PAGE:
My favorite LA story: I was in LA for business, staying in North Hollywood in some sleezo hotel and one night we got really bored and walked down the street and went into the craziest skid row wino bar I've ever seen, I mean they literally only served cans of beer and fortified wine. Ancient hookers, dudes with that burnt in permanent dirt that twenty years of homelessness gets you, not a whole lot of teeth. It didn't feel particularly threatening though or that we weren't welcome so we had a few pops and then out of nowhere music comes on and this mushy singing starts "Do dee doo doo do do do, do dee do do do", this Filipino dude, tiny, ass-out drunk but very present and committed is singing Miss You by the Stones and I mean wow it's fucking preposterous and yet it's somehow funny and perfect and awesome in a totally sincere way. We're in a dead ender karaoke bar. The guy finishes singing, everybody buys him a drink and we all sing karaoke for the next three hours, one of the best nights of my life I think, dark dark romance.

I really like LA, not the douchebag part -but I kinda think that even the douchebags secretly don't like that part- the weird run down parts, the burger spots, the El Caminos and Korean BBQ spots and the people, especially the people that grew up there. I think LA is uniquely American (not that there aren't other different unique Americas all over the country) and a very special and powerful place.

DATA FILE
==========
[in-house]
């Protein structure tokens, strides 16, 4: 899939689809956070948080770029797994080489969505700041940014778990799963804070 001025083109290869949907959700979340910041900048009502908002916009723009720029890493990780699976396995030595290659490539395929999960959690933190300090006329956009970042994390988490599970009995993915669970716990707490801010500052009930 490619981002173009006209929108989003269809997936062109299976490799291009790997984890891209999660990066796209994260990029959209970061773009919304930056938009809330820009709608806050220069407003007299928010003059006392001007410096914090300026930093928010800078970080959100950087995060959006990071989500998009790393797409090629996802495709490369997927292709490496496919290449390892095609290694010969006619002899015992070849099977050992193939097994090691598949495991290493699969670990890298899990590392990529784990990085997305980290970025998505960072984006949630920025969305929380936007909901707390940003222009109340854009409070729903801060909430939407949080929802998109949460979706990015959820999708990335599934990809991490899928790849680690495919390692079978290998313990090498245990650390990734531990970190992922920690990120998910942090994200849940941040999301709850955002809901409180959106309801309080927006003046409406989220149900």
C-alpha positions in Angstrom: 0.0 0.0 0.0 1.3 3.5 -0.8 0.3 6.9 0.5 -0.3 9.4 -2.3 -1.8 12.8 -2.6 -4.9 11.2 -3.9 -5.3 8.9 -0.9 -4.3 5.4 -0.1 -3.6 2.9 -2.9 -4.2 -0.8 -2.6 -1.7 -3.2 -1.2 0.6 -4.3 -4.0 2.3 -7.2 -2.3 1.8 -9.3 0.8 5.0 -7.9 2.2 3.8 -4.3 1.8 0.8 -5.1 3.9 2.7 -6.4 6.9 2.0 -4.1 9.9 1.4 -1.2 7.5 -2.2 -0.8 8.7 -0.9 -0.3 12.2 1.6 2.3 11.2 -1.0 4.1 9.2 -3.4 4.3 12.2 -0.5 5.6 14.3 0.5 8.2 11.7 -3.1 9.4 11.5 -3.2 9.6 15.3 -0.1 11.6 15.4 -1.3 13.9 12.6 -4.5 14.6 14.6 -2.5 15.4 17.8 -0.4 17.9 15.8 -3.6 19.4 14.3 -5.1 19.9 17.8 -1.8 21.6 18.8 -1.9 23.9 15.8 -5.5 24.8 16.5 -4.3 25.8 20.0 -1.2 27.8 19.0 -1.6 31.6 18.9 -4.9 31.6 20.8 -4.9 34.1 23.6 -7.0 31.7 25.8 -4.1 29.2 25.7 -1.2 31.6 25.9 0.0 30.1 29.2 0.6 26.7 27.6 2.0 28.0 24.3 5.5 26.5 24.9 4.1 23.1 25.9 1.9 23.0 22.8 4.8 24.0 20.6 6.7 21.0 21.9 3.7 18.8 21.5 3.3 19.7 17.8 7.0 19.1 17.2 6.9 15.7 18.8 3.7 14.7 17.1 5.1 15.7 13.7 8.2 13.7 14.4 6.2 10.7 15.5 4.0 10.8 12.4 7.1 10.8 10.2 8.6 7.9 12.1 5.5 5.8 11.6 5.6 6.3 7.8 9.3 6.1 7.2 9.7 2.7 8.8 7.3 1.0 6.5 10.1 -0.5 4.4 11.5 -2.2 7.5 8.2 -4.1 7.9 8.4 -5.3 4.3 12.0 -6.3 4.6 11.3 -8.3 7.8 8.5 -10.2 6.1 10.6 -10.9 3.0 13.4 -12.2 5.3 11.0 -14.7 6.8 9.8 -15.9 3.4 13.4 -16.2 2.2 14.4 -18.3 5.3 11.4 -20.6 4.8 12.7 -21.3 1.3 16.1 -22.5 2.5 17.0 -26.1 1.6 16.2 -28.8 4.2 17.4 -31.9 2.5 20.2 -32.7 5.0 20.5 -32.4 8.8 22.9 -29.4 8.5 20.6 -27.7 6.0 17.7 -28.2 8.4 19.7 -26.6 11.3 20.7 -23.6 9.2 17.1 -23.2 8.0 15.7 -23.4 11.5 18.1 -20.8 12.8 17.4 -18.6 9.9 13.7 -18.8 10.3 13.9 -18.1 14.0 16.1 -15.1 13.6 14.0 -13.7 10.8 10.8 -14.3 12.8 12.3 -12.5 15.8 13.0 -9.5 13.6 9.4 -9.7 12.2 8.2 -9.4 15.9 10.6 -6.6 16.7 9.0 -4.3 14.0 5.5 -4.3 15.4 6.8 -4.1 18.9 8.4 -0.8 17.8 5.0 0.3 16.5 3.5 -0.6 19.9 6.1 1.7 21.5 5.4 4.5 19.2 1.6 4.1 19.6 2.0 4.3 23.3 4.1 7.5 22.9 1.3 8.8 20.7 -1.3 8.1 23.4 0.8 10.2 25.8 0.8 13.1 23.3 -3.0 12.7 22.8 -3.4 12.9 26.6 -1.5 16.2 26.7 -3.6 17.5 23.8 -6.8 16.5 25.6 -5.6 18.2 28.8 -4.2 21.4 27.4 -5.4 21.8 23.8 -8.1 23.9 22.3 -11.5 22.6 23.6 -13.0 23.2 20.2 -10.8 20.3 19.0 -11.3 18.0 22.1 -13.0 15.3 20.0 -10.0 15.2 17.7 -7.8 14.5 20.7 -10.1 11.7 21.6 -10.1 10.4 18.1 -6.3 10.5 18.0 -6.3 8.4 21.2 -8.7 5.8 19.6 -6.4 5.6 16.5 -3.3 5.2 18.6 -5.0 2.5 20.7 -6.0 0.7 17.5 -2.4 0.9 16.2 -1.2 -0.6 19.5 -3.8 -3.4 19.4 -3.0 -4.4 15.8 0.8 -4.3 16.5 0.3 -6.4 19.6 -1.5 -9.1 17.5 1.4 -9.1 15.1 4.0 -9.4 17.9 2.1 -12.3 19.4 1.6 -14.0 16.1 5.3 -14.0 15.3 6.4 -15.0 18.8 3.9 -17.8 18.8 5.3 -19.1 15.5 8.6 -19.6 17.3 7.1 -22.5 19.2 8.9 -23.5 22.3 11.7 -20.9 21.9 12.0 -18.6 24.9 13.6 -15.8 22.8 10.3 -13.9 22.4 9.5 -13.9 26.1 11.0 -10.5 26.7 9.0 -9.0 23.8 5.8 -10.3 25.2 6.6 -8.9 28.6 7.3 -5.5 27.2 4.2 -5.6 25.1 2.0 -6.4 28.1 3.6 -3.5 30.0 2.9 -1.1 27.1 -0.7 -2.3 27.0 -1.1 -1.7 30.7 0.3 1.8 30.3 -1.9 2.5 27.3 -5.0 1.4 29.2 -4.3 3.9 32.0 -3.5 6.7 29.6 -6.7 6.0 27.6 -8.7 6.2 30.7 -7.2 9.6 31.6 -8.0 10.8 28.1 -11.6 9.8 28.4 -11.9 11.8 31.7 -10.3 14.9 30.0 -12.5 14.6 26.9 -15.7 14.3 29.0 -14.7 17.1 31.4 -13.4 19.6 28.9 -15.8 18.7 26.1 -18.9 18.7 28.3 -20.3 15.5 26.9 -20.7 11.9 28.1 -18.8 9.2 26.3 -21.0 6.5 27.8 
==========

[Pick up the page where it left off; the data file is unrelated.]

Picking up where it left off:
That same trip I got Ron Jeremy's autograph on an In-N-Out Burger wrapper at two in the morning.
posted by Divine_Wino at 7:26 AM on June 19, 2009 [4 favorites]


Okay, Divine_Wino... you *get* LA and all its weirdness. Nice story.

The first time I ever really watched karaoke was at a place called Chuy's in Glendale. It was HORRIBLE. A bunch of drunk Mexican girls with fake nails singing Celine Dion. Then suddenly a guy walked in off the street. And I mean OFF THE STREET. He was clearly homeless and I think he was white, but he looked like Grizzly Adams had just rolled in an oil pan so it was hard to tell. He walked up to the signup sheet and selected a song. They called him up to the stage and I kid you not, that man did the most AWESOME (and Southern-accented, no less) version of "The Spy Who Loved Me" that I will ever hear. I will never forget it. He was an absolute superstar for three minutes, the happiest man on the Earth. Then he walked out the door, disappearing back into the street.

God I love those moments. Ever since then I've always looked at homeless guys and tried to imagine what song they would choose if they sang karaoke.